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What are Ureteric Stones?

Ureteric Stones

Ureteric stones, also known as ureter stones or ureteral stones, are fundamentally kidney stones found in the ureters – the tubes that carry urine from the kidneys to the bladder.

Kidney stones are clumps of crystals that usually develop in the kidneys. But these clusters can form and advance anywhere along the urinary tract, which includes the bladder, urethra, and ureters. A ureter stone is a kidney stone inside one of the ureters, which are the tubes that connect the kidneys to the bladder. The stone will have formed in the kidney and passed into the ureter with the urine from one of the kidneys.

Causes of Ureteric Stones

A ureteric stone is formed due to high levels of uric acid, minerals, and oxalates in the urine formed in the kidneys. The stone moves down the ureter and gets stuck at one point, blocking the flow of urine. Insufficient water intake, obesity, the presence of urinary tract infections, and a family history of kidney stones increase your risk of developing a ureteral stone.

Signs and Symptoms of Ureteric Stones

If you have tiny uretic stones, they may pass through your urinary system on their own without any symptoms. Nonetheless, stones that obstruct the ureters or any of the kidneys’ drainage tubes may bring about symptoms that include:

  • Difficulty urinating
  • Pain or burning sensation while urinating
  • Pain in your lower abdomen or flank (area of your back just under your ribs)
  • Frequent urge to urinate
  • Blood in the urine
  • Nausea
  • Vomiting
  • Fever

Diagnosis of Ureteric Stones

To diagnose ureteric stones, your physician will review your symptoms and medical history and perform a physical examination. Your physician will also order certain tests to confirm the presence of ureteral stones. These include:

  • Urinalysis: A urinalysis will check for signs of infection and examine levels of substances such as uric acid, calcium, and oxalate in your urine that cause ureteric stones.
  • Blood test: A blood test will indicate how well your kidneys are working, look for infection, and check for other issues that may cause ureteric stones.
  • Ultrasound: An ultrasound makes use of high-frequency sound waves to check for blockages in your ureters.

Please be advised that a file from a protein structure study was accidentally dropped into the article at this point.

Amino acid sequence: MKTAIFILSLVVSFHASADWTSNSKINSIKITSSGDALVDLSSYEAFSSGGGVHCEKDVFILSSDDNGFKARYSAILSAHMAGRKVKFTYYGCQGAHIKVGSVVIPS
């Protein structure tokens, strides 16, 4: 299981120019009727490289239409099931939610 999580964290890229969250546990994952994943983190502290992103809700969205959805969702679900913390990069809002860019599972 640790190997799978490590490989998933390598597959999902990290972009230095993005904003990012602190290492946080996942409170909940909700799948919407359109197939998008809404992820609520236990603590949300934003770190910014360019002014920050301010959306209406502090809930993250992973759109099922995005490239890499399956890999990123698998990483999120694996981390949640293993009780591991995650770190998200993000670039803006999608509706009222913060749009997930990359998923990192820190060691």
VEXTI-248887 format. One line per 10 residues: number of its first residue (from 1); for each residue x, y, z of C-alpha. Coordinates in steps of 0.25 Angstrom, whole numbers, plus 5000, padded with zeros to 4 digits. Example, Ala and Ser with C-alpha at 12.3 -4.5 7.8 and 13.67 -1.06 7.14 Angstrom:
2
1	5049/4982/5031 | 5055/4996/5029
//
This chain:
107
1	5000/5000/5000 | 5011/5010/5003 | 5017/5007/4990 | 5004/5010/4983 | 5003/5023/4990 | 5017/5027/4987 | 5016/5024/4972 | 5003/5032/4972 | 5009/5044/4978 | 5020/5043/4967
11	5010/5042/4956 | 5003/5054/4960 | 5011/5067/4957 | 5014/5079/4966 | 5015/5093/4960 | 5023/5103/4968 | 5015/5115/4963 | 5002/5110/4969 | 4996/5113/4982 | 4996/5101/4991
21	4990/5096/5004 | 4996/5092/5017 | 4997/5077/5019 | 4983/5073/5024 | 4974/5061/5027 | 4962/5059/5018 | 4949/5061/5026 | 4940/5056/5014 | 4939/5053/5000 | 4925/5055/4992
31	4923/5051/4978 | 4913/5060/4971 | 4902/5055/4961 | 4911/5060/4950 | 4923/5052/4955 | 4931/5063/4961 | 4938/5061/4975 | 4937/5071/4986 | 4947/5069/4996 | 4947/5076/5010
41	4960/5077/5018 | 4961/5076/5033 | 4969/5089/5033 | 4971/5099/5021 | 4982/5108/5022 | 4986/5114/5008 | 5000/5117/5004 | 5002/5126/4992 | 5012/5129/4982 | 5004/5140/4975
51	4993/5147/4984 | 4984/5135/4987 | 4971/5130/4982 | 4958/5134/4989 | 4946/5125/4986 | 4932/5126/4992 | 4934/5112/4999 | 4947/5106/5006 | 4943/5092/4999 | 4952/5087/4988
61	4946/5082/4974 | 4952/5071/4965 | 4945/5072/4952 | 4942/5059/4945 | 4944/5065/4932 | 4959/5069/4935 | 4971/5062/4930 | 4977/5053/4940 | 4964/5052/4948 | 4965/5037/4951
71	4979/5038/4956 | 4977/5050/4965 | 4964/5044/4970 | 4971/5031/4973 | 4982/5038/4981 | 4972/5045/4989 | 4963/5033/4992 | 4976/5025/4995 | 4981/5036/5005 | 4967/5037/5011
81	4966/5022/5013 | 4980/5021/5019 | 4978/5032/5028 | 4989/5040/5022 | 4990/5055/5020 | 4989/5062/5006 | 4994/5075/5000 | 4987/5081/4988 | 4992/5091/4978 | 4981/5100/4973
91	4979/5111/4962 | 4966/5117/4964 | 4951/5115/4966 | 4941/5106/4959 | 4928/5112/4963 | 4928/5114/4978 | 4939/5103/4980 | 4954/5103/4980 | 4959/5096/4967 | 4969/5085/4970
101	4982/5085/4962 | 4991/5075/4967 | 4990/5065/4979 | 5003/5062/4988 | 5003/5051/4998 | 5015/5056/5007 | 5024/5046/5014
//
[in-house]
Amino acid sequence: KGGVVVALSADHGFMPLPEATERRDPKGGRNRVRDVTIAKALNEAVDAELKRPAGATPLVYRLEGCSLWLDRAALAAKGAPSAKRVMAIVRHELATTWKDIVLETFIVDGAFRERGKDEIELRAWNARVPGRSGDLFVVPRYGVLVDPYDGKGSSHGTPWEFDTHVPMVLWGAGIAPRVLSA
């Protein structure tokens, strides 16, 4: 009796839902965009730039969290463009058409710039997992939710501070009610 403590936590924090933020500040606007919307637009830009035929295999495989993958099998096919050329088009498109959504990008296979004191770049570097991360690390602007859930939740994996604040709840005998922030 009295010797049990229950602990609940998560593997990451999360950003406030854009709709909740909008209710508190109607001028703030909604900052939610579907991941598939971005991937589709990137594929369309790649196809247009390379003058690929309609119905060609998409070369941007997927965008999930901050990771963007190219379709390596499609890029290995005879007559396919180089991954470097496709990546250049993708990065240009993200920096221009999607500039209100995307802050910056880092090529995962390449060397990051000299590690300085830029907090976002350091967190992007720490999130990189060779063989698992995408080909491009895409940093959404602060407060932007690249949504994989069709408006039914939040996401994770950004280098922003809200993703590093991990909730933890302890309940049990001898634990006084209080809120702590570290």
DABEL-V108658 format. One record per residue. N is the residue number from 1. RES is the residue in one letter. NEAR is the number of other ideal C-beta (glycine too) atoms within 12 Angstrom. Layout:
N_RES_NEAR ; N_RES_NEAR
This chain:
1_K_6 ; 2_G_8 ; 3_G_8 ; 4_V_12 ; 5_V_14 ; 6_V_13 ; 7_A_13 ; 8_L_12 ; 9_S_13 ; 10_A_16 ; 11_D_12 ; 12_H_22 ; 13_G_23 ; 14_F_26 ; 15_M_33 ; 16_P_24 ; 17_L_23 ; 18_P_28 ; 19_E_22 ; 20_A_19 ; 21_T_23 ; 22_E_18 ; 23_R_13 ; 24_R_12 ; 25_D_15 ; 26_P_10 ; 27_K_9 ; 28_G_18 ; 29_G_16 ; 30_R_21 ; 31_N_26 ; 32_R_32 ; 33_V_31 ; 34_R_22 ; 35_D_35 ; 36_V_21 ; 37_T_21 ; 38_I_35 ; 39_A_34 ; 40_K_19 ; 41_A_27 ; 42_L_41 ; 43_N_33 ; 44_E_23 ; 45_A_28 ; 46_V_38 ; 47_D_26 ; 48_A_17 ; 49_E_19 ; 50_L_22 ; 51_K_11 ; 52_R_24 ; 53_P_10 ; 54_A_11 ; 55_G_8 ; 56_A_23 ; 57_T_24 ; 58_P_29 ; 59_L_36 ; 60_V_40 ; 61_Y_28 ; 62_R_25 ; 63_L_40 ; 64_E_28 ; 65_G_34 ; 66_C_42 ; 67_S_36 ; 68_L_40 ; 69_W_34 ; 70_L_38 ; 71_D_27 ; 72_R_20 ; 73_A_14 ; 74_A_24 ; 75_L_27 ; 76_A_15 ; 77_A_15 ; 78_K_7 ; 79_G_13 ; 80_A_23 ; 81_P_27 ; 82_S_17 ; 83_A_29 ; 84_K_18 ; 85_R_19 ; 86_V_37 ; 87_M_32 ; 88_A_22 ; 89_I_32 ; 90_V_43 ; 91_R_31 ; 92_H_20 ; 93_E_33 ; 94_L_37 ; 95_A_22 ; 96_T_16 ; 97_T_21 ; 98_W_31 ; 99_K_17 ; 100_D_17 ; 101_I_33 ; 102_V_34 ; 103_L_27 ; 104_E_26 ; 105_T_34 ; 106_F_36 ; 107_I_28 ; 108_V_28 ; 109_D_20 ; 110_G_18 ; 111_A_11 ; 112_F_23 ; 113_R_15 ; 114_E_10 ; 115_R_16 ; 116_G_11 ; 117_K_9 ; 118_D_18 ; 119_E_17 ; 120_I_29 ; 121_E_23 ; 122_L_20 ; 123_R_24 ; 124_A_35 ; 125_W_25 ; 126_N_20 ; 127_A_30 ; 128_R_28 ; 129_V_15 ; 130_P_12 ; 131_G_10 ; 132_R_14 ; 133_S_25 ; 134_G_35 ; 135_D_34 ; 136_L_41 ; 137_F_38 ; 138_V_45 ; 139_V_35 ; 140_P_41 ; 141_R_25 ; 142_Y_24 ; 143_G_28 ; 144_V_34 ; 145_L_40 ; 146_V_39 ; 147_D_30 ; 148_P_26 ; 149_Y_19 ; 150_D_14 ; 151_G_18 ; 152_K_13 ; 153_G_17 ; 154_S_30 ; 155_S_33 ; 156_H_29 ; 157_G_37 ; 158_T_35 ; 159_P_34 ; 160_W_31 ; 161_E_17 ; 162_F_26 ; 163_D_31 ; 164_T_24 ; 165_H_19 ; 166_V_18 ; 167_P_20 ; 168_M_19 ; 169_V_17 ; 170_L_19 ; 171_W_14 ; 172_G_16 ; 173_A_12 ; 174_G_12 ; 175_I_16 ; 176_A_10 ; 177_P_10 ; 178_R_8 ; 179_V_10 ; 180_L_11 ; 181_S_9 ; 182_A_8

• Computed Tomography (CT) scan: A CT scan can assist your physician to determine the size, hardness, and location of the ureteric stones.

Treatment of Ureteric Stones

Treatment for ureteric stones depends upon the location and size of the stones. For smaller stones, your physician may recommend drinking high volumes of water to allow the stones to pass through on their own. However, if you have larger stones that are not likely to be passed, your physician may recommend one of these procedures:

  • Nephrostomy Tube Placement: This procedure helps to temporarily relieve pain and is performed by an interventional radiologist. It involves the placement of a tube directly into the kidney through the back utilising only sedation and a combination of ultrasound and X-ray. This procedure is commonly utilised if an infection or fever occurs with urinary obstruction from a stone.
  • Ureteral Stent Placement: This surgical procedure is performed under general anaesthesia and involves the placement of a small, soft, plastic tube into the ureter around the stone, enabling urine to bypass the stone. This is a low-risk procedure but needs to be followed up by another procedure to break up or remove the stone.
  • Shock Wave Lithotripsy: This procedure utilises focused shock waves to disperse the stones into smaller fragments, which can then pass through your urinary tract and out of your body without additional assistance.
  • Ureteroscopy: This is a procedure in which your urologist will pass a thin tube with scope into the urethra and up into the ureter. Once your physician can view the stone, it can be removed directly or broken up with a laser into smaller fragments that can pass on their own. This procedure may be preceded by ureteral stent placement to enable the ureter to passively widen over a few weeks prior to ureteroscopy.
  • Percutaneous Nephrolithotomy: This procedure is usually employed if you have an abnormally shaped or very large stone in the kidney. Your physician will make a small surgical cut in your back and remove the stone through the surgical cut with a nephroscope. Even though this is a minimally invasive procedure, you will still require general anaesthesia.
  • Medical Expulsive Therapy (MET): This kind of therapy involves using alpha-blocker drugs to aid in stone passing. However, according to a 2018 review of studies, there is a risk-benefit ratio to consider. Alpha-blockers aid in lowering blood pressure, which can be effective for removing smaller stones, but it also carries a risk of negative incidents.

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